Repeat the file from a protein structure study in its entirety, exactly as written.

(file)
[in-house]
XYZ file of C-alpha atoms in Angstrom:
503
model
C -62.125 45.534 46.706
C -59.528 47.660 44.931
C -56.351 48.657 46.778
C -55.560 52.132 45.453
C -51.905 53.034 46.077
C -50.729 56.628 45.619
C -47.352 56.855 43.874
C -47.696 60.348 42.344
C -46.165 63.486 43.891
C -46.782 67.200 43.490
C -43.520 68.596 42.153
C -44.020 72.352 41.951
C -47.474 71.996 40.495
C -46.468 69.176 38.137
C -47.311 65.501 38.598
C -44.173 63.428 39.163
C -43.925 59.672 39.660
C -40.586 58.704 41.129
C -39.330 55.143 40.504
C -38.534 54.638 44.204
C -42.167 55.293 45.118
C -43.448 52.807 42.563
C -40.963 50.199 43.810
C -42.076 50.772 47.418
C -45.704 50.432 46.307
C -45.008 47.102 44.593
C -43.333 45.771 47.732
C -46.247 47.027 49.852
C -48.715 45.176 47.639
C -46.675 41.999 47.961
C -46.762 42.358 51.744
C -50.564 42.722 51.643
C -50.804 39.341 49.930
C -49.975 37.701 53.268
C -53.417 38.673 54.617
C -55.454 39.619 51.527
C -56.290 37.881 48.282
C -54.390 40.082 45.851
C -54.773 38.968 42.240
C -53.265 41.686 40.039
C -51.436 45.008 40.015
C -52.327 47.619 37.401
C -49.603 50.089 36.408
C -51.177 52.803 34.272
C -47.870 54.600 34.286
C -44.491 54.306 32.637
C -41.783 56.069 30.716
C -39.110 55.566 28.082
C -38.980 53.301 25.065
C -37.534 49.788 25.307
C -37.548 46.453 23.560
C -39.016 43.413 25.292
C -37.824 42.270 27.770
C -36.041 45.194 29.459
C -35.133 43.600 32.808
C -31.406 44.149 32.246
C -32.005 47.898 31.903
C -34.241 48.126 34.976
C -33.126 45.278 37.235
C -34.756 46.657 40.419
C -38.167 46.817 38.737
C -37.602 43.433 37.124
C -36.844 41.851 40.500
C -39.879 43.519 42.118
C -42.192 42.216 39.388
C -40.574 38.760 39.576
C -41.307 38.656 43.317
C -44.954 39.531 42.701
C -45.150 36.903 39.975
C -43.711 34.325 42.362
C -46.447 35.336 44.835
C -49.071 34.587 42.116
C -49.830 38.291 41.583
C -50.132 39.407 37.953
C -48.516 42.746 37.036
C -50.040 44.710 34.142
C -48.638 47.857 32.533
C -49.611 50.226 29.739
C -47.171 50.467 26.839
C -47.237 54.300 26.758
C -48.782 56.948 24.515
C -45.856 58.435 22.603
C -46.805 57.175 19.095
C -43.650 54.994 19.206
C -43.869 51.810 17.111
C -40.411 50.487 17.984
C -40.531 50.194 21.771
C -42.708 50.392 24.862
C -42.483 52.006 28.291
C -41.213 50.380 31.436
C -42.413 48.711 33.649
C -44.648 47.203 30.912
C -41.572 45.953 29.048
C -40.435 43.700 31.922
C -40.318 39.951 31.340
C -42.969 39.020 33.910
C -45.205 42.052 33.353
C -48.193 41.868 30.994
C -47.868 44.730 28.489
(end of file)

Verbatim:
[in-house]
XYZ file of C-alpha atoms in Angstrom:
503
model
C -62.125 45.534 46.706
C -59.528 47.660 44.931
C -56.351 48.657 46.778
C -55.560 52.132 45.453
C -51.905 53.034 46.077
C -50.729 56.628 45.619
C -47.352 56.855 43.874
C -47.696 60.348 42.344
C -46.165 63.486 43.891
C -46.782 67.200 43.490
C -43.520 68.596 42.153
C -44.020 72.352 41.951
C -47.474 71.996 40.495
C -46.468 69.176 38.137
C -47.311 65.501 38.598
C -44.173 63.428 39.163
C -43.925 59.672 39.660
C -40.586 58.704 41.129
C -39.330 55.143 40.504
C -38.534 54.638 44.204
C -42.167 55.293 45.118
C -43.448 52.807 42.563
C -40.963 50.199 43.810
C -42.076 50.772 47.418
C -45.704 50.432 46.307
C -45.008 47.102 44.593
C -43.333 45.771 47.732
C -46.247 47.027 49.852
C -48.715 45.176 47.639
C -46.675 41.999 47.961
C -46.762 42.358 51.744
C -50.564 42.722 51.643
C -50.804 39.341 49.930
C -49.975 37.701 53.268
C -53.417 38.673 54.617
C -55.454 39.619 51.527
C -56.290 37.881 48.282
C -54.390 40.082 45.851
C -54.773 38.968 42.240
C -53.265 41.686 40.039
C -51.436 45.008 40.015
C -52.327 47.619 37.401
C -49.603 50.089 36.408
C -51.177 52.803 34.272
C -47.870 54.600 34.286
C -44.491 54.306 32.637
C -41.783 56.069 30.716
C -39.110 55.566 28.082
C -38.980 53.301 25.065
C -37.534 49.788 25.307
C -37.548 46.453 23.560
C -39.016 43.413 25.292
C -37.824 42.270 27.770
C -36.041 45.194 29.459
C -35.133 43.600 32.808
C -31.406 44.149 32.246
C -32.005 47.898 31.903
C -34.241 48.126 34.976
C -33.126 45.278 37.235
C -34.756 46.657 40.419
C -38.167 46.817 38.737
C -37.602 43.433 37.124
C -36.844 41.851 40.500
C -39.879 43.519 42.118
C -42.192 42.216 39.388
C -40.574 38.760 39.576
C -41.307 38.656 43.317
C -44.954 39.531 42.701
C -45.150 36.903 39.975
C -43.711 34.325 42.362
C -46.447 35.336 44.835
C -49.071 34.587 42.116
C -49.830 38.291 41.583
C -50.132 39.407 37.953
C -48.516 42.746 37.036
C -50.040 44.710 34.142
C -48.638 47.857 32.533
C -49.611 50.226 29.739
C -47.171 50.467 26.839
C -47.237 54.300 26.758
C -48.782 56.948 24.515
C -45.856 58.435 22.603
C -46.805 57.175 19.095
C -43.650 54.994 19.206
C -43.869 51.810 17.111
C -40.411 50.487 17.984
C -40.531 50.194 21.771
C -42.708 50.392 24.862
C -42.483 52.006 28.291
C -41.213 50.380 31.436
C -42.413 48.711 33.649
C -44.648 47.203 30.912
C -41.572 45.953 29.048
C -40.435 43.700 31.922
C -40.318 39.951 31.340
C -42.969 39.020 33.910
C -45.205 42.052 33.353
C -48.193 41.868 30.994
C -47.868 44.730 28.489